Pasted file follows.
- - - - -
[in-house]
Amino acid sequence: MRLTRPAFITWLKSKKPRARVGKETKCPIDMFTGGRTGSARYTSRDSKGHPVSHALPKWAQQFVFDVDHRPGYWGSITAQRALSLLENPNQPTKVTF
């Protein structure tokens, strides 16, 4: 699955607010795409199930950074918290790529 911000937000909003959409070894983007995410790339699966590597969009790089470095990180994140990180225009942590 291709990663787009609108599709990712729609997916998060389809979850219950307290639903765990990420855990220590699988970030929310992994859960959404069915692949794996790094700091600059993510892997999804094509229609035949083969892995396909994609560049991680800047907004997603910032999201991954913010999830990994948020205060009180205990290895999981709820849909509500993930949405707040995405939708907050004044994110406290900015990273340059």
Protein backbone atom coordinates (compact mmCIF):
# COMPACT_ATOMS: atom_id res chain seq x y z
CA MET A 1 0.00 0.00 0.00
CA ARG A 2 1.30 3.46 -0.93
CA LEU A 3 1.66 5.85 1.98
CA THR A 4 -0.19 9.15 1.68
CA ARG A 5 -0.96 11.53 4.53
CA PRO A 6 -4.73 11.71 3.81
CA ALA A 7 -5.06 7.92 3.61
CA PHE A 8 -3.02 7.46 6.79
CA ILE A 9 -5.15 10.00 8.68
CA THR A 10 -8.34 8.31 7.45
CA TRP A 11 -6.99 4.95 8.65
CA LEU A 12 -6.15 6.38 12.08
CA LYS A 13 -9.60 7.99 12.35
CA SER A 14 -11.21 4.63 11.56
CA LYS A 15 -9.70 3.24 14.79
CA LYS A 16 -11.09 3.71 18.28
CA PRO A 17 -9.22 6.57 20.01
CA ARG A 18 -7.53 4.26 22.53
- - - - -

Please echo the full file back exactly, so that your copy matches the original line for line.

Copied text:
[in-house]
Amino acid sequence: MRLTRPAFITWLKSKKPRARVGKETKCPIDMFTGGRTGSARYTSRDSKGHPVSHALPKWAQQFVFDVDHRPGYWGSITAQRALSLLENPNQPTKVTF
């Protein structure tokens, strides 16, 4: 699955607010795409199930950074918290790529 911000937000909003959409070894983007995410790339699966590597969009790089470095990180994140990180225009942590 291709990663787009609108599709990712729609997916998060389809979850219950307290639903765990990420855990220590699988970030929310992994859960959404069915692949794996790094700091600059993510892997999804094509229609035949083969892995396909994609560049991680800047907004997603910032999201991954913010999830990994948020205060009180205990290895999981709820849909509500993930949405707040995405939708907050004044994110406290900015990273340059």
Protein backbone atom coordinates (compact mmCIF):
# COMPACT_ATOMS: atom_id res chain seq x y z
CA MET A 1 0.00 0.00 0.00
CA ARG A 2 1.30 3.46 -0.93
CA LEU A 3 1.66 5.85 1.98
CA THR A 4 -0.19 9.15 1.68
CA ARG A 5 -0.96 11.53 4.53
CA PRO A 6 -4.73 11.71 3.81
CA ALA A 7 -5.06 7.92 3.61
CA PHE A 8 -3.02 7.46 6.79
CA ILE A 9 -5.15 10.00 8.68
CA THR A 10 -8.34 8.31 7.45
CA TRP A 11 -6.99 4.95 8.65
CA LEU A 12 -6.15 6.38 12.08
CA LYS A 13 -9.60 7.99 12.35
CA SER A 14 -11.21 4.63 11.56
CA LYS A 15 -9.70 3.24 14.79
CA LYS A 16 -11.09 3.71 18.28
CA PRO A 17 -9.22 6.57 20.01
CA ARG A 18 -7.53 4.26 22.53